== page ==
Green v. State Of Florida et al
ORDER granting 146 Defendants Vorease Jones and Capital City Bank's Motion to Dismiss. The claims against Vorease Jones and Capital City Bank are dismissed with prejudice. The Clerk should now close the case. Signed by Judge Timothy J. Corrigan on 7/7/2014. (BJB)
UNITED STATES DISTRICT COURT
MIDDLE DISTRICT OF FLORIDA
REGINALD A. GREEN,
Case No. 3:12-cv-134-J-32MCR
VOREASE JONES, CAPITAL CITY
This case is before the Court on Defendants Vorease Jones and Capital City
Bank’s Motion to Dismiss (Doc. 146) and Plaintiff Reginald A. Green’s response thereto
On January 17, 2014, the Court stayed proceedings pending the
resolution of Green’s notices of appeal. (Doc. 154.) The Eleventh Circuit has since
dismissed both appeals for lack of jurisdiction, which orders were issued as mandates
(Docs. 173, 174), and has denied the motion for reconsideration filed in the first appeal,
Green v. State of Florida, No. 14-10289 (11th Cir. June 9, 2014). The stay is now due
to be lifted, and the motion to dismiss is ripe for resolution. Upon review of the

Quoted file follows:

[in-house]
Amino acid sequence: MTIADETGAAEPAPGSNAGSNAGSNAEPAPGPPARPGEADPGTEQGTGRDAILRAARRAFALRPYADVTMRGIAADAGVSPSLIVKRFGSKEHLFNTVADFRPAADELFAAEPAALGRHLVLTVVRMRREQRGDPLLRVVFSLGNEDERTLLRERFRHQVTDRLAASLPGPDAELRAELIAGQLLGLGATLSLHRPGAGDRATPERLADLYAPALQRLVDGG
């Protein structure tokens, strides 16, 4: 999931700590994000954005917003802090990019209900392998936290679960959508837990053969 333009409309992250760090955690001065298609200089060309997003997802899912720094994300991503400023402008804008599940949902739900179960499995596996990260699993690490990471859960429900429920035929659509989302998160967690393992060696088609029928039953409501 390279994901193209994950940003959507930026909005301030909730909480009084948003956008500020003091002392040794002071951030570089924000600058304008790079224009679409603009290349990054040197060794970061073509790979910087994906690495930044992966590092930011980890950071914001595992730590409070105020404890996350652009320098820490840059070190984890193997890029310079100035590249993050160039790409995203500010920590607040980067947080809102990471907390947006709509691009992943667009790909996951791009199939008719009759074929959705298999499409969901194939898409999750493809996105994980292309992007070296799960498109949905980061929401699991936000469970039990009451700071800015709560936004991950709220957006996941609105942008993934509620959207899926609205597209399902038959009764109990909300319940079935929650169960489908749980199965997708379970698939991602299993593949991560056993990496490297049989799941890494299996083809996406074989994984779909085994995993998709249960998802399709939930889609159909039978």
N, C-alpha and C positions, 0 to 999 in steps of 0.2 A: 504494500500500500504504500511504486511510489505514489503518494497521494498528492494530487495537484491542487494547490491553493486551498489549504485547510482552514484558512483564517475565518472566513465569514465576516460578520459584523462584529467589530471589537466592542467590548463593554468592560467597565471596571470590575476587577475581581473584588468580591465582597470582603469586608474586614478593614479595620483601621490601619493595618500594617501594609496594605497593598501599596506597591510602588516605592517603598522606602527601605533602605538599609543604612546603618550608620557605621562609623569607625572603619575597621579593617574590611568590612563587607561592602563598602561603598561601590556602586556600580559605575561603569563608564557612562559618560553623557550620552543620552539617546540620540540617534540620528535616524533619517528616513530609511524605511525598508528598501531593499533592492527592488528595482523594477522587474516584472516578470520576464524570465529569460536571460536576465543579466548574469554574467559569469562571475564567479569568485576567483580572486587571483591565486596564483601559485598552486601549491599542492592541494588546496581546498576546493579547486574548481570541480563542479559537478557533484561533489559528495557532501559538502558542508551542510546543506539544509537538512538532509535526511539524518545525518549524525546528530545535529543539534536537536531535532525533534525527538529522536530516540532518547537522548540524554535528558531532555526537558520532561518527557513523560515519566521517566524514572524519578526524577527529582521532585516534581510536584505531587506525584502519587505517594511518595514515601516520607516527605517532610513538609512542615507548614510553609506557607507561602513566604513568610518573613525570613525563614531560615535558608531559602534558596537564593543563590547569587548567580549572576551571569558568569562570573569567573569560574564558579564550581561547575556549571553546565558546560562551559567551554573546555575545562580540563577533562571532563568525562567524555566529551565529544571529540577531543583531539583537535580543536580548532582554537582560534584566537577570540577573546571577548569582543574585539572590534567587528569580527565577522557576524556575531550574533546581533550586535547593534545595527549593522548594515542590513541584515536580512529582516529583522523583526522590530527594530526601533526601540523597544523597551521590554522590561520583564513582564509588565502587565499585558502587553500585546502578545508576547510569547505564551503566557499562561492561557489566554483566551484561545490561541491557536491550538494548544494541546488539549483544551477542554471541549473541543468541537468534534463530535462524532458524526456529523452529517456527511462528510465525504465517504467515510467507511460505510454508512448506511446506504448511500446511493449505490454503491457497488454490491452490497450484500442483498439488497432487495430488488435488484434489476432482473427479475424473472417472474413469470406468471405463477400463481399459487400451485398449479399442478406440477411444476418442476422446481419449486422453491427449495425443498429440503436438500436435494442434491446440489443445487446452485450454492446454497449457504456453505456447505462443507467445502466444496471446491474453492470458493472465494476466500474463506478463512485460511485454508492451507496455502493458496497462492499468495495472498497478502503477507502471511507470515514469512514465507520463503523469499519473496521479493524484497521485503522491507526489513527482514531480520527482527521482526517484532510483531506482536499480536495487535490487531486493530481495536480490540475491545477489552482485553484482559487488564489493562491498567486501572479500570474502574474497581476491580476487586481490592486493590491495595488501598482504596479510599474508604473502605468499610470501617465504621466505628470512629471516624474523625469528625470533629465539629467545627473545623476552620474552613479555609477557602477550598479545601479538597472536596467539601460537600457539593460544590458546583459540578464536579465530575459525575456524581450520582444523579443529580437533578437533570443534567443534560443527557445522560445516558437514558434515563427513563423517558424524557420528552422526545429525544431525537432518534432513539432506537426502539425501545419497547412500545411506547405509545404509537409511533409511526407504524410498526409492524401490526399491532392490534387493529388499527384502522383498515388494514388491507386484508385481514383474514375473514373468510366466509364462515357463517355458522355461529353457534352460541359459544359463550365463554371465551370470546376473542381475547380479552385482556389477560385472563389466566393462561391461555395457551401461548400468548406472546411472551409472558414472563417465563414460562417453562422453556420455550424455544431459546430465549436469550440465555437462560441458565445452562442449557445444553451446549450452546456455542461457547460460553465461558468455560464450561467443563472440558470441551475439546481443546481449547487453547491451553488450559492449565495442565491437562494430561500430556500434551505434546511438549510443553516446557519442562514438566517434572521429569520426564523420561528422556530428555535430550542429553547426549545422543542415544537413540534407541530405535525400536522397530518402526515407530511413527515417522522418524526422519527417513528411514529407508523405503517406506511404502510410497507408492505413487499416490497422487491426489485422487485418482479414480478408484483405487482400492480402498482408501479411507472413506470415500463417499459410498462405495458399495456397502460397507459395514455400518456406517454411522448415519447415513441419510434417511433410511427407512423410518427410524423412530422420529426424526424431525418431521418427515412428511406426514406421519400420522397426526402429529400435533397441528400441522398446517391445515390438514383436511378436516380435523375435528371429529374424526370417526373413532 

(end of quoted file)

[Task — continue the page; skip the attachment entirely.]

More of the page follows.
parties’ submissions and the record in this case, the Court rules as follows.
The Court need not recount the entire procedural history of this case, which is
described more fully in earlier orders (see Docs. 95, 142, 154), but only the portions
relevant to the motion to dismiss. The original complaint was filed on February 7,
2012. (Doc. 1.) The operative complaint is the third amended complaint (Doc. 26),
filed on October 1, 2012.
At one point, Green had named forty-four different
defendants (including public officials and institutions) related to his criminal
convictions in Florida state court. On October 9, 2013, the Court dismissed without
prejudice his claims against all defendants except for Jones and Capital City for failure
to comply with court orders and to prosecute, pursuant to Federal Rule of Civil
Procedure 41(b) and Local Rule 3.10, due to his failure to properly serve the
defendants. (Doc. 142.) Jones and Capital City remained because they had waived
any defense of improper service by answering the complaint. (Id. at 2-3.) The Court
did give Jones and Capital City until October 28, 2013 to present their defense for
failure to state a claim in a motion to dismiss. (Id. at 4-5.)
Jones and Capital City timely filed a two-paragraph motion to dismiss, pointing
out that only one sentence in the complaint mentions them at all. (Doc. 146.) Jones